Today's Republicans have repeated the makeover. In the 1970's, the conservative movement's adoption of the sunny-tempered Hollywood cowboy Reagan as its leader in place of the dour, bespectacled Barry Goldwater was the great breakthrough of modern conservative populism. Thereafter, the transformation of the Massachusetts-born patrician George H.W. Bush into a lover of pork rinds and of his Andover-, Yale- and Harvard-educated son into a rugged Texas pioneer extended the conservative populist theme. The Democrats, meanwhile, remain trapped in the public's image of them as effete ''brie and Chablis'' liberals.

Moralism, Self-Reform and the Culture War: Today's Republican Party owes a great deal to its political alliance with resurgent conservative evangelical Christians, part of a wider conservative attack on liberals as the enemies of traditional morality. That attack reinforces the fundamental idea of the ''opportunity society'': personal failure stems not from economic and social inequalities but from the moral failings of thriftless, heedless, lawless, libertine and lazy individuals -- precisely the sorts of people (conservatives charge) liberals want to coddle with needless, destructive social spending.

The Whigs portrayed the Jacksonians in very similar terms. ''Wherever you find a bitter, blasphemous Atheist and an enemy of Marriage, Morality, and Social Order,'' The New-York Daily Tribune under Greeley charged, ''there you may be certain of one vote for [the Jacksonians].'' Upon enlisting in the Whig Party in 1835, Representative John Bell of Tennessee sounded like a forerunner of William Bennett, declaring that ''we have, in truth, in the last 8 or 10 years, been in a continual state of moral war.'' Jackson's successor as president, Martin Van Buren, a widower, came in for special abuse as a man of dubious morals, including fantastic Whig charges that he held secret orgies in the White House.

The Whigs were drawn disproportionately from devotees of the enormous wave of evangelical revivalism known as the Second Great Awakening. Evangelicalism quickly led a minority of Northern Whigs into the crusade against slavery. But mainstream Whigs despised anti-slavery politics and were preoccupied by evangelically inspired efforts to enforce public morality with coercive temperance and Sunday blue-law campaigns. Democrats opposed these efforts, upholding the separation of church and state in order to prevent Congress, one Kentucky Jacksonian wrote, from becoming the ''proper tribunal to determine what are the laws of God.''

Fate was unkind to the Whig Party. Its first president, Harrison, took sick on his frigid Inauguration Day in 1841, died one month later and was succeeded by a Virginia ex-Democrat, John Tyler, whom some in the party considered to be no Whig at all. The other Whig elected to the presidency, Zachary Taylor, a retired general, lasted only slightly longer than Harrison, felled by an attack of acute gastroenteritis in 1850 after just 16 months in the White House. In between the Tyler and Taylor presidencies, the acquisition of vast Western territories from the war against Mexico led to severe wrangling over the extension of slavery, which neither of the major parties could handle. The Democrats wound up losing their anti-slavery Northern partisans in the 1850's and became dominated by Southern slaveholders. The Whig Party collapsed completely: its anti-slavery wing joined with the Democratic bolters to form the Republican Party in 1854; its Southerners either enlisted in the pro-slavery Democratic fold or floundered in vain attempts to restore sectional comity.

The party's sorry demise helps explain why today's Republican conservatives who study history resist any comparison to the Whigs. If they look back before the McKinley era to the 1830's, as Karl Rove has done on occasion, they prefer to liken themselves to the Jacksonians, sticking up for ''the little guy'' against the federal government. But the Jacksonians, unlike conservatives then and now, also battled against the country's financial and mercantile elites and sought to reduce the power of what Jackson called ''associated wealth'' over the nation's economy and politics. Rove's argument distorts the nature of contemporary conservatism's political achievements.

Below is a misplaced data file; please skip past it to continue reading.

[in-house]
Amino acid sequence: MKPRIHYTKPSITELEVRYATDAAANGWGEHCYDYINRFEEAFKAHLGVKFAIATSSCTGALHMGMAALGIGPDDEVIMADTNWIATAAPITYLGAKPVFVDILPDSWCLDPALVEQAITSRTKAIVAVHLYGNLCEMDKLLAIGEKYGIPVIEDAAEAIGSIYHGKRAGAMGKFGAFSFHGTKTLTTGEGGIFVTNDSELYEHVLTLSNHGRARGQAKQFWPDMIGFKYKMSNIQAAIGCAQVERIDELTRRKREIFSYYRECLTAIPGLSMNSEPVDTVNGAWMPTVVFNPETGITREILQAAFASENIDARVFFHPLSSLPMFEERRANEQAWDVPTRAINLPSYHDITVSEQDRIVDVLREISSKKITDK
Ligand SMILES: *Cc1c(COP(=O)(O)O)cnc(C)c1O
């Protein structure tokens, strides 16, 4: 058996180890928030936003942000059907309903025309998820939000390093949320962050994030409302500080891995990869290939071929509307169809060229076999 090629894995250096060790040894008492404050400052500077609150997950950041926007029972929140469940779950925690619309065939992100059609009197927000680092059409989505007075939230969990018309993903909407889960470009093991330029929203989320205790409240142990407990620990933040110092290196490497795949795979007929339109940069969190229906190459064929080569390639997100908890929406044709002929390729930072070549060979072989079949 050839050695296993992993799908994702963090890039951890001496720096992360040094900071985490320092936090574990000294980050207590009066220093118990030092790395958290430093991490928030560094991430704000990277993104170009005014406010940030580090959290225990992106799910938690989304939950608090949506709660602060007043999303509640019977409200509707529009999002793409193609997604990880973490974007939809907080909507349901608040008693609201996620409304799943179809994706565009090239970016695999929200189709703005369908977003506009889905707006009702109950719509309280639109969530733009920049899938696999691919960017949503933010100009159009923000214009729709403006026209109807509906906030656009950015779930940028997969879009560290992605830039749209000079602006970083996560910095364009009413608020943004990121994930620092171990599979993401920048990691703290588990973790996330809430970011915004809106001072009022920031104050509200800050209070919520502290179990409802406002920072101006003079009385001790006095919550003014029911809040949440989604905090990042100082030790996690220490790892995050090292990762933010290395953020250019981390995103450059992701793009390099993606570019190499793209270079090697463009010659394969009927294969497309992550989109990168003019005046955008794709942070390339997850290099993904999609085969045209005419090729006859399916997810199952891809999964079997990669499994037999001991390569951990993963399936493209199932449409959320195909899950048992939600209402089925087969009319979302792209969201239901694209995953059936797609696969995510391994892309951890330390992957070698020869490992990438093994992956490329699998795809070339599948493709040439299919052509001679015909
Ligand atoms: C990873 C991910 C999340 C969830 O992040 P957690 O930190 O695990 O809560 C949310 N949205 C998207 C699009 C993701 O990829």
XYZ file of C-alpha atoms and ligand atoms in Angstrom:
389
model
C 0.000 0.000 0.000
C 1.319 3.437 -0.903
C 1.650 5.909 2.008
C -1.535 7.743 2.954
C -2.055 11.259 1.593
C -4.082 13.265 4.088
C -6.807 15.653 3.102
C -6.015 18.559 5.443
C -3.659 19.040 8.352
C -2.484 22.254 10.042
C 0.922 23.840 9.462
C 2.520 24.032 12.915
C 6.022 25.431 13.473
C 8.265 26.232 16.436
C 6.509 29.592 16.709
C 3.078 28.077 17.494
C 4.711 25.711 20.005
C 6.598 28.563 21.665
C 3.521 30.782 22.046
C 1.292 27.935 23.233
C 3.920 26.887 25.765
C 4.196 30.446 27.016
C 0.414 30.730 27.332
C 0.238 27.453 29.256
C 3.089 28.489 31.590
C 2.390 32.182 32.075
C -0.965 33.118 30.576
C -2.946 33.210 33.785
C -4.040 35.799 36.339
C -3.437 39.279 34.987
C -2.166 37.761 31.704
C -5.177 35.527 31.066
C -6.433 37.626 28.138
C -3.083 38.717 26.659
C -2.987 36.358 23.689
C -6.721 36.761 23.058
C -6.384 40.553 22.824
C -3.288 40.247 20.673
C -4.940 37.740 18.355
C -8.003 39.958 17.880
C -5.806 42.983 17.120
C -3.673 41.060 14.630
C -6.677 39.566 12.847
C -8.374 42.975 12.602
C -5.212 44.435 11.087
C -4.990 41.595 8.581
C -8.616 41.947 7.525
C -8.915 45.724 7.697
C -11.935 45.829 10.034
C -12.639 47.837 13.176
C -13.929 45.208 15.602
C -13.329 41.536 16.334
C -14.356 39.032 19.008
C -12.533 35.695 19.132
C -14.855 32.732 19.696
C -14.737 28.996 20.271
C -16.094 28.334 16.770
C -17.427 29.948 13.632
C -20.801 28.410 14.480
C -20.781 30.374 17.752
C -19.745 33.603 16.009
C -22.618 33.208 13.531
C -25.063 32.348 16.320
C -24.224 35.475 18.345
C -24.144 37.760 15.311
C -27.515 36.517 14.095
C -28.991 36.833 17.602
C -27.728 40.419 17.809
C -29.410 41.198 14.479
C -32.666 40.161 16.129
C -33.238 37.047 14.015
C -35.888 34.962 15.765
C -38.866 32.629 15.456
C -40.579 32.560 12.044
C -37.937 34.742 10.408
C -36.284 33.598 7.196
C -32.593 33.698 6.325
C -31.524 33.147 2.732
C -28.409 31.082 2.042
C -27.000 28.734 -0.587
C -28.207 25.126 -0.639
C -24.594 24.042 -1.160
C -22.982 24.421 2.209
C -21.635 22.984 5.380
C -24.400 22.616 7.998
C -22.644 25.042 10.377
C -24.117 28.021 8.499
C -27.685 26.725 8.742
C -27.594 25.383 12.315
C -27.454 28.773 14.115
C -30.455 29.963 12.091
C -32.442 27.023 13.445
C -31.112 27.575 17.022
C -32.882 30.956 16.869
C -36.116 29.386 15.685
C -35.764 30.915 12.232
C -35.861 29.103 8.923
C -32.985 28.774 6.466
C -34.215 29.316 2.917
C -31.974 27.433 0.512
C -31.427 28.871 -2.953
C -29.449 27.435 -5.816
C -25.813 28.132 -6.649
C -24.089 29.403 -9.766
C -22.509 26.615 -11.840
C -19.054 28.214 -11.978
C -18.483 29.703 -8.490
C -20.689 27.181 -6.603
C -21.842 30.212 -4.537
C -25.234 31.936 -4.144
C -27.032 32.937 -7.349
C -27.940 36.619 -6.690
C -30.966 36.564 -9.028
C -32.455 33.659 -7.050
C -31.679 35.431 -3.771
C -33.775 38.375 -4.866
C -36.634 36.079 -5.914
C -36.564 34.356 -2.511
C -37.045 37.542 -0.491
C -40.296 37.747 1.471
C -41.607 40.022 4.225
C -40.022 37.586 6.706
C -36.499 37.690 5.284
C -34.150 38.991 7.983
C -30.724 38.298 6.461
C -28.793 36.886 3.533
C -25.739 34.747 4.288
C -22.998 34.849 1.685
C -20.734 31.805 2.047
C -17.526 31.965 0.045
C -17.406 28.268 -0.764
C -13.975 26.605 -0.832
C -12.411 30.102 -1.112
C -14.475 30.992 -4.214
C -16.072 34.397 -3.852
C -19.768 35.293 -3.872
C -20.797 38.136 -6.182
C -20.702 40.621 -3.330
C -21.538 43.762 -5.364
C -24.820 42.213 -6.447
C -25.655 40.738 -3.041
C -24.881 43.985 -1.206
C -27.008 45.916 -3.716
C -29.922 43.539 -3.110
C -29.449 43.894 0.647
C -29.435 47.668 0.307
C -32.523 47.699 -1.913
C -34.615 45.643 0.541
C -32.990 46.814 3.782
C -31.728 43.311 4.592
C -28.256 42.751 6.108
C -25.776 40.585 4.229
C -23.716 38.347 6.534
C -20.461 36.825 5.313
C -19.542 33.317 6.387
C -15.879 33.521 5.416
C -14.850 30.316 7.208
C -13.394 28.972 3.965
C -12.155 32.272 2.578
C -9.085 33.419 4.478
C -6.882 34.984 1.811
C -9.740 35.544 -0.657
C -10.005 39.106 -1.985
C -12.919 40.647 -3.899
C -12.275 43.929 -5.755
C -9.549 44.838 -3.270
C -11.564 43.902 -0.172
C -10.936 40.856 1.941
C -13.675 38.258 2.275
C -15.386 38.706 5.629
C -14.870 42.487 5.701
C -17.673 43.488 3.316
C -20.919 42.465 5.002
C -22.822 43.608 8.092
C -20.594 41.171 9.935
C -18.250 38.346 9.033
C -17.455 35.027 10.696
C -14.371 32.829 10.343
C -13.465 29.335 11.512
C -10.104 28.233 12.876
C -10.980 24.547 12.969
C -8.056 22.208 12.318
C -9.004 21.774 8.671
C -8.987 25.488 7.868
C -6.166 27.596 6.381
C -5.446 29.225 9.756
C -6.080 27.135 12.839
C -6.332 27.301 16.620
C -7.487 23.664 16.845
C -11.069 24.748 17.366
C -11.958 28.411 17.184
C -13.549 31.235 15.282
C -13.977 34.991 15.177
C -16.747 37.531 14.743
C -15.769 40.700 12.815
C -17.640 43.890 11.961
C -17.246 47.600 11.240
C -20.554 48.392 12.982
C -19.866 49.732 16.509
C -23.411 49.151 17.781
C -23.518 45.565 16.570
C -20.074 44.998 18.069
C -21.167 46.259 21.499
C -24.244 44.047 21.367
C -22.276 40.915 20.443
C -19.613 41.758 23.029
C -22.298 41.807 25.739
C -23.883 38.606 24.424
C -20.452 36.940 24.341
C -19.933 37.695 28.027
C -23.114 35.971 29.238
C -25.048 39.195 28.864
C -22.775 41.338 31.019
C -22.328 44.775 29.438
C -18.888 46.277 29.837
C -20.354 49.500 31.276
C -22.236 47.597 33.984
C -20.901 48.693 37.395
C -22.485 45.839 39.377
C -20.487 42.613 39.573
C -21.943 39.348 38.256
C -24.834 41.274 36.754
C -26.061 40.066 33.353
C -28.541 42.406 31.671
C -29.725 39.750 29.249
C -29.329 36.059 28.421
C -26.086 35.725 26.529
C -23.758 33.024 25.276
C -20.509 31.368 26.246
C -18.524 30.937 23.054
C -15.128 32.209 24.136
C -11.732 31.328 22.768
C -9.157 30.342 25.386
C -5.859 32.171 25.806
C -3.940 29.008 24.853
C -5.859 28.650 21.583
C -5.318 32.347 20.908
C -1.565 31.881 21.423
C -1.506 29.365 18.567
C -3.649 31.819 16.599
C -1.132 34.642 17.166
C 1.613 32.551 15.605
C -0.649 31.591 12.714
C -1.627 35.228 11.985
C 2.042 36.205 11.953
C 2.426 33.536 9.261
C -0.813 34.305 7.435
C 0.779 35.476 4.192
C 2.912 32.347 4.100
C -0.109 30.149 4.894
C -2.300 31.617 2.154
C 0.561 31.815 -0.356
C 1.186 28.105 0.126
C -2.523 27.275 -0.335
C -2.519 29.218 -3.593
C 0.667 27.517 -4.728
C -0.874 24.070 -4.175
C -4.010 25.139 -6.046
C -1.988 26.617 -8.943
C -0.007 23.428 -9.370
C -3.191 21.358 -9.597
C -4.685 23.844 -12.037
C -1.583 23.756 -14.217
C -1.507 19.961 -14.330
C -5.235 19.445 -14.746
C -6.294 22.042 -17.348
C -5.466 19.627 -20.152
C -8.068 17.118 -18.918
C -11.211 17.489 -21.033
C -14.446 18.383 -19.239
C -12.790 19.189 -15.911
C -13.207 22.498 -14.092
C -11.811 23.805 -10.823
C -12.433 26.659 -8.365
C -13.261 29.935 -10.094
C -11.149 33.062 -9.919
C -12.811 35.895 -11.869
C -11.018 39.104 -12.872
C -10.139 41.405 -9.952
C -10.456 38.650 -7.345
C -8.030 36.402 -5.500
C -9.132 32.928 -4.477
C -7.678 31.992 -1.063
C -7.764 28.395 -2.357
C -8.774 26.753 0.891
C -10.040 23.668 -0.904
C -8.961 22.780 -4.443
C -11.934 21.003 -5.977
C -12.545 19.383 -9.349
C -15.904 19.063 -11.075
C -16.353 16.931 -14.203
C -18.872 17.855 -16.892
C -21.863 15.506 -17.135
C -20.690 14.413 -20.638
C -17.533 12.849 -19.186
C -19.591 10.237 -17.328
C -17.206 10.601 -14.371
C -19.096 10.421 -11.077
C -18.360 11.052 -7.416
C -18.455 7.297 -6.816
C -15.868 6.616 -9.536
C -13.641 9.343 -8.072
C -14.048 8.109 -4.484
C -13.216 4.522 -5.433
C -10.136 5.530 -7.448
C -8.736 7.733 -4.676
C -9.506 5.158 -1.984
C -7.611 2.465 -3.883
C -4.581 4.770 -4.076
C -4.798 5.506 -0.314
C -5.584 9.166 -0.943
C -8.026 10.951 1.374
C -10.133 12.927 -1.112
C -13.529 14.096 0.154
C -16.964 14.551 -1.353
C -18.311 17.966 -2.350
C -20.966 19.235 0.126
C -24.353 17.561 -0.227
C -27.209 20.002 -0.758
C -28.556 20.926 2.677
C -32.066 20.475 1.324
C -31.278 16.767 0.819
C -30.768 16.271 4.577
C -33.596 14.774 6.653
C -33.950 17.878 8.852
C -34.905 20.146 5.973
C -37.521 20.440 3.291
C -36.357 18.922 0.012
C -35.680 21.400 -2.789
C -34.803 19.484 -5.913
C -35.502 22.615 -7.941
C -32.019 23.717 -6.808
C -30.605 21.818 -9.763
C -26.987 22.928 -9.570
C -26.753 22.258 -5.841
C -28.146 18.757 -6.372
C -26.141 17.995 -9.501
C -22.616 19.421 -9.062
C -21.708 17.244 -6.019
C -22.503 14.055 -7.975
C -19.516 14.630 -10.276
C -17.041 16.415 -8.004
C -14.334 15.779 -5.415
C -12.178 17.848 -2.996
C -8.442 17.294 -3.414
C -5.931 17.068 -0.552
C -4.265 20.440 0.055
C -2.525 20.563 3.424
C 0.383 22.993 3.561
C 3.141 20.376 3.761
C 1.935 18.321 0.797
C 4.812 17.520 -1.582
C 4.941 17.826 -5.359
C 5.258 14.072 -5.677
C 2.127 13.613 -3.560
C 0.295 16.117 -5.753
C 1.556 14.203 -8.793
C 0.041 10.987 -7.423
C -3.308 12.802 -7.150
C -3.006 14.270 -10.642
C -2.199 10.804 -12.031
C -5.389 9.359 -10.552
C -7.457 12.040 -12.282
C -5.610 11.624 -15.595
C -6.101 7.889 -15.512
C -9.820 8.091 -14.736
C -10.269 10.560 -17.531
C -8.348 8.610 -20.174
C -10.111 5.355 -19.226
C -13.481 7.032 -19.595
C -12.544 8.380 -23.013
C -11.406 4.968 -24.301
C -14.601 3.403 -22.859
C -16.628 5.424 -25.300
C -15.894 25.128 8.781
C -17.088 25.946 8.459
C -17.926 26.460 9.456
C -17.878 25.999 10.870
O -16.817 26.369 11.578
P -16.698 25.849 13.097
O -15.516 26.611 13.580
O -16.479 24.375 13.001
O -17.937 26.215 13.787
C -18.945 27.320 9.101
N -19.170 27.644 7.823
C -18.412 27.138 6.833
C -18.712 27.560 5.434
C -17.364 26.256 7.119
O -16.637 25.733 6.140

By lashing Whig principles to Southern states rights dogma, and updating them both, modern conservatives have created a new mutation far more tenacious than the old Whig Party. Invigorating the core Whig tenets about trickle-down opportunity, the Republicans have enriched a plutocracy of Americans unimaginable in the early 19th century and won their financial support as well as their political allegiance. By relying on the Southern version of evangelicalism, stressing personal holiness more than the do-good reformism of Northern evangelical Whigs and enlisting the Christian right in their culture war, they have built a larger and more loyal political base than the Whigs ever enjoyed.

Of course, today's conservatives shouldn't be complacent about the future of their movement. Bad luck aside, sectional tensions between Northern anti-slavery Whigs and Southern Whig slaveholders finally proved the party's undoing. And even at their high tide, the Whigs had to paper over conflicts between the party's hard-drinking populists and its teetotaling moralists, its moss-backed bluenoses and its more flexible officeholders and party managers. Thurlow Weed's closest political friend, the New York Whig (and later Republican) William Henry Seward, despaired in the early 1840's that ''my principles are too liberal, too philanthropic, if it not be vain to say so, for my party.'' Modern conservatives cope with similar fault lines, including divisions between the old Confederate states and the old Union states, which have placed many ''moderate'' Northern Republicans like Lincoln Chaffee and Christine Todd Whitman at odds with the party's hard-line directorship.

And yet modern conservatism has outlived every expectation of its demise. Even today, unsettled by hurricanes, scandals and an increasingly unpopular war, the G.O.P. nonetheless stands for conservative principles and speaks a political language readily understood by voters. Those principles and that language are venerable and, as proclaimed by today's Republicans, more compelling than the confused and uncertain message coming from their opponents. As inadequate, or worse, as the G.O.P.'s privatizing policies may appear, the conservatives' often misunderstood connection to the American past may yet carry them successfully into the future.